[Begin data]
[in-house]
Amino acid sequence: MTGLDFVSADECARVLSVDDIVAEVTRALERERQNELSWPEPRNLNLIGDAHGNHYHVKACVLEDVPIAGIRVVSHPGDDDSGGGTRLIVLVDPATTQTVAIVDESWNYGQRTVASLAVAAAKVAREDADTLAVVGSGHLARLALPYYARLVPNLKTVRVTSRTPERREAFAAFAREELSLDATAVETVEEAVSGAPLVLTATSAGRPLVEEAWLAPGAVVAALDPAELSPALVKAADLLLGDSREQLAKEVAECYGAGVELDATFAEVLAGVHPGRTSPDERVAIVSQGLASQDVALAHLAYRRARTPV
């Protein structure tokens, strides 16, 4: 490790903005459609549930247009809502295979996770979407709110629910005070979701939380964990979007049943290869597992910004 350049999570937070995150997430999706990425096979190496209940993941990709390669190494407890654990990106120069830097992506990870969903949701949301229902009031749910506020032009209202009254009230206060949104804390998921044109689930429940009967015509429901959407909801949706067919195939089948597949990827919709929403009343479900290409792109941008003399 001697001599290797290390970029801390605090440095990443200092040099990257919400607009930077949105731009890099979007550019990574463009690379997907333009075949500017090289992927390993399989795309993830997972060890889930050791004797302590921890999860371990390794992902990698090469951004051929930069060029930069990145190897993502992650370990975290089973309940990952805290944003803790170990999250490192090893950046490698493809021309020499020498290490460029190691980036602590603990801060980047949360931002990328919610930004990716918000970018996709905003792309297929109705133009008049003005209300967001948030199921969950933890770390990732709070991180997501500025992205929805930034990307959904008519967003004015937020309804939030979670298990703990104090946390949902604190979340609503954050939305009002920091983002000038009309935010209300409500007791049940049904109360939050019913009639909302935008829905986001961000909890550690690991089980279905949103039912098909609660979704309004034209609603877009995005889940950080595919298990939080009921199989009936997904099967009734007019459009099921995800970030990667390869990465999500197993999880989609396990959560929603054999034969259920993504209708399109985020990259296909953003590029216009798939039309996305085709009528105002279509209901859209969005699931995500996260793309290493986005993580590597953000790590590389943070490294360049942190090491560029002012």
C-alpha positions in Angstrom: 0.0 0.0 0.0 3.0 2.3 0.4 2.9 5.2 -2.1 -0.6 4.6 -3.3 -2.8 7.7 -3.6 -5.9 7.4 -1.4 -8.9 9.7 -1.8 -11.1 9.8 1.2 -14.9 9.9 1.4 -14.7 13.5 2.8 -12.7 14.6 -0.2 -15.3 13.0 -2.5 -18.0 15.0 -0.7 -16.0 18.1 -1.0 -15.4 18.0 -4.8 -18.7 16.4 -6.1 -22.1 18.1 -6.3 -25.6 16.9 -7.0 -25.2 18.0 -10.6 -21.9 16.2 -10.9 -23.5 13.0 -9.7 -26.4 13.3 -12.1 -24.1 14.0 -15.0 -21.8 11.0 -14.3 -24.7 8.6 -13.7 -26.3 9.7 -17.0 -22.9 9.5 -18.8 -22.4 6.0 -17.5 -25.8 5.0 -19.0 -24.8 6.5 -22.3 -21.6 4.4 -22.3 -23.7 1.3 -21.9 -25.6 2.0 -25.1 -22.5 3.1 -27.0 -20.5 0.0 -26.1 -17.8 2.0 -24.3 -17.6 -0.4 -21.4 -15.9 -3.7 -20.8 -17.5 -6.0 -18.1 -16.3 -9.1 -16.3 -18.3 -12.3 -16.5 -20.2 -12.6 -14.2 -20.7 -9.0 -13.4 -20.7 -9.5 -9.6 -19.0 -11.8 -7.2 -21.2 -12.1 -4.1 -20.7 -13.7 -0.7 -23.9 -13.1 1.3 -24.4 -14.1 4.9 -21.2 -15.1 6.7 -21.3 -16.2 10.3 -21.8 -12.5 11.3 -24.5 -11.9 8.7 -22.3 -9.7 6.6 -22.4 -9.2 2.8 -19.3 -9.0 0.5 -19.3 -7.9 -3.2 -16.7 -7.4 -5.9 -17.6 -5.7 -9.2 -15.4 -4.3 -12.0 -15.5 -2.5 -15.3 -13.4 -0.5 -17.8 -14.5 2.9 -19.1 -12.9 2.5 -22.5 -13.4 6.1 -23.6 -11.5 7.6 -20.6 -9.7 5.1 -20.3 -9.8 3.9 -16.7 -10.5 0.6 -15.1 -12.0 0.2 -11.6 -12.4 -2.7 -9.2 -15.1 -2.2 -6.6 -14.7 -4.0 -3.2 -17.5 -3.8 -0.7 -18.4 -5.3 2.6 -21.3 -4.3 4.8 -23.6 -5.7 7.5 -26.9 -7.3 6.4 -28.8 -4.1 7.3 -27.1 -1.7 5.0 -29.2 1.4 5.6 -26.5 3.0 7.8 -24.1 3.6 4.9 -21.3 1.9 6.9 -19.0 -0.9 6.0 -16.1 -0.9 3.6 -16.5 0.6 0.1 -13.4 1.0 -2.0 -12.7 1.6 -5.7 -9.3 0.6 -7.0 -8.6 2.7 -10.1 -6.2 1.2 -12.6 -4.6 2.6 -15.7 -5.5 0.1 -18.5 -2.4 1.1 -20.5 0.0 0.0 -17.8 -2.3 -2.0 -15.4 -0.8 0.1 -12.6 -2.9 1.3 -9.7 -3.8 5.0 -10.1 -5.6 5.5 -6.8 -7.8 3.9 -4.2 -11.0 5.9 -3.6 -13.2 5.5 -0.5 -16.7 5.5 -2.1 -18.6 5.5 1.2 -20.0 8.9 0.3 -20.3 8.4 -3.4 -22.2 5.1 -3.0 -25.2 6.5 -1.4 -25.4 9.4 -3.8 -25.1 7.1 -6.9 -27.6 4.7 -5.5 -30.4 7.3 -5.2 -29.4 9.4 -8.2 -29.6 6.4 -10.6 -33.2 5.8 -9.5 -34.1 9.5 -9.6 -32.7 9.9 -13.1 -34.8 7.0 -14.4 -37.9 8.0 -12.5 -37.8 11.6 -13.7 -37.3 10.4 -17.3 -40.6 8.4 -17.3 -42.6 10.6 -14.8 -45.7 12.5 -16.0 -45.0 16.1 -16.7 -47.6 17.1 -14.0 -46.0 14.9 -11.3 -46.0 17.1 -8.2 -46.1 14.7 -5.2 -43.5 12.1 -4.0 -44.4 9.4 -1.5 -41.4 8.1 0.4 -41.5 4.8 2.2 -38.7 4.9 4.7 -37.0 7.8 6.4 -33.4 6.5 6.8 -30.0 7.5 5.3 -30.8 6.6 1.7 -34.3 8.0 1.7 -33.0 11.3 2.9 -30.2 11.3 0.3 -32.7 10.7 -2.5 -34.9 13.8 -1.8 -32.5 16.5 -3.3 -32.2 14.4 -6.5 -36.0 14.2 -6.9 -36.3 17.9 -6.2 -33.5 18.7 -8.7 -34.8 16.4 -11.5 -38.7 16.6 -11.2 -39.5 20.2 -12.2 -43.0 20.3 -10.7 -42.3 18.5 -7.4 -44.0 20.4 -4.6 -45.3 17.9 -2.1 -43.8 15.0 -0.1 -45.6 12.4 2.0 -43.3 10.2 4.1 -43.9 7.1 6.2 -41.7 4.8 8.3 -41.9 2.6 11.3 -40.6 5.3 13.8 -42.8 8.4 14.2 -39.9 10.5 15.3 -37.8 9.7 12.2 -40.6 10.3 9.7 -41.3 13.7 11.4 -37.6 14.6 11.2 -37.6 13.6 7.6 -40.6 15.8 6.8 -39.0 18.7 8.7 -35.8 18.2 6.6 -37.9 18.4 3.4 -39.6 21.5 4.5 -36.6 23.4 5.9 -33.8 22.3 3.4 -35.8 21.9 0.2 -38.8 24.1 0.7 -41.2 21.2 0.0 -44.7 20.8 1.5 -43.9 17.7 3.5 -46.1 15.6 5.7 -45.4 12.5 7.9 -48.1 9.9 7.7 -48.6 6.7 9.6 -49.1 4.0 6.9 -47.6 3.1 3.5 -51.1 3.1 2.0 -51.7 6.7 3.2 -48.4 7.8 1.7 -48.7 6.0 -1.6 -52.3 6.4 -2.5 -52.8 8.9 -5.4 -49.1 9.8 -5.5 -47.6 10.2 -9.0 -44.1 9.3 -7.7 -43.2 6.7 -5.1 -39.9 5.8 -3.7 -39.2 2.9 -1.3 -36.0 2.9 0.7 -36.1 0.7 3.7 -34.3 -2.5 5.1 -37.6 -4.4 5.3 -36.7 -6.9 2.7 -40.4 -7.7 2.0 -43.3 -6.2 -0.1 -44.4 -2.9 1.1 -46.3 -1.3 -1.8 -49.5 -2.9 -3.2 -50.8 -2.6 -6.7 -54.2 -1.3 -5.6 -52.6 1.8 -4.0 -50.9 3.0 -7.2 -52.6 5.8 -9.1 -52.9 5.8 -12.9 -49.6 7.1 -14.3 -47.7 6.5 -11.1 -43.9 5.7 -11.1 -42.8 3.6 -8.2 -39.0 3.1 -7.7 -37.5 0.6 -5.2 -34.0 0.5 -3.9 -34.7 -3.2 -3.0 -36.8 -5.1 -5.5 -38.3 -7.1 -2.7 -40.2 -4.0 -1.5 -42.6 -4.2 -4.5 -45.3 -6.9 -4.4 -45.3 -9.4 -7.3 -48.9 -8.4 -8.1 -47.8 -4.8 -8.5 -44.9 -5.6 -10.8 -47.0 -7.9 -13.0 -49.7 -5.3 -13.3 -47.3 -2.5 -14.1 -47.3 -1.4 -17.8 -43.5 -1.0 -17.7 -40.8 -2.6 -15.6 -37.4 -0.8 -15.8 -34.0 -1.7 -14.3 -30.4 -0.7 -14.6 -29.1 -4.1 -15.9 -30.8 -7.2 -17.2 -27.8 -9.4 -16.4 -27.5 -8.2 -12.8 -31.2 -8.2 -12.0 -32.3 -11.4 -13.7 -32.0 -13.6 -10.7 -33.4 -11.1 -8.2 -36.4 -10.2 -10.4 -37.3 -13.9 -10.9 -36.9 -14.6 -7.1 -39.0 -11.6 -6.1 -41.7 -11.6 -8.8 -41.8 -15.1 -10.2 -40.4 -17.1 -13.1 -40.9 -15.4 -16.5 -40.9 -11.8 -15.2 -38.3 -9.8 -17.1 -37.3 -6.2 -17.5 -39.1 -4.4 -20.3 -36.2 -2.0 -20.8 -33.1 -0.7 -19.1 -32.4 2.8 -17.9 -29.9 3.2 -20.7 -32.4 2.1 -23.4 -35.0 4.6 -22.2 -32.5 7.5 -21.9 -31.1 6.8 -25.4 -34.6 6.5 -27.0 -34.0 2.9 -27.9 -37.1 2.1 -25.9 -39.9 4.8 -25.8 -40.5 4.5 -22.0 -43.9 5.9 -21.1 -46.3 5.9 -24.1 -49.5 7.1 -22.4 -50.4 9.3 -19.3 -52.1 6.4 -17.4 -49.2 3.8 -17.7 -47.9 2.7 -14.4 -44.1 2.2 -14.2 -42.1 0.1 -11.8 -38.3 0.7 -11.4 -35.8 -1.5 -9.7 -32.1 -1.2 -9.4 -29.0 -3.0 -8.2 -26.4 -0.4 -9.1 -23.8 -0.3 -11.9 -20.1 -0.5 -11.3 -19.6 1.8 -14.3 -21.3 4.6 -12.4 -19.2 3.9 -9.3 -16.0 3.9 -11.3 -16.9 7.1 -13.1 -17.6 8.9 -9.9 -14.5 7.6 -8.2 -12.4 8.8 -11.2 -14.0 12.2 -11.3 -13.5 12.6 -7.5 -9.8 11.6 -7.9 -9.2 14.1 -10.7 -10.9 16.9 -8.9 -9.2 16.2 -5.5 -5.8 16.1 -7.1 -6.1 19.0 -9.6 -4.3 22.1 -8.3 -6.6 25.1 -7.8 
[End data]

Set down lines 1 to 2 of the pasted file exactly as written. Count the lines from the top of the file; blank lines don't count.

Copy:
[in-house]
Amino acid sequence: MTGLDFVSADECARVLSVDDIVAEVTRALERERQNELSWPEPRNLNLIGDAHGNHYHVKACVLEDVPIAGIRVVSHPGDDDSGGGTRLIVLVDPATTQTVAIVDESWNYGQRTVASLAVAAAKVAREDADTLAVVGSGHLARLALPYYARLVPNLKTVRVTSRTPERREAFAAFAREELSLDATAVETVEEAVSGAPLVLTATSAGRPLVEEAWLAPGAVVAALDPAELSPALVKAADLLLGDSREQLAKEVAECYGAGVELDATFAEVLAGVHPGRTSPDERVAIVSQGLASQDVALAHLAYRRARTPV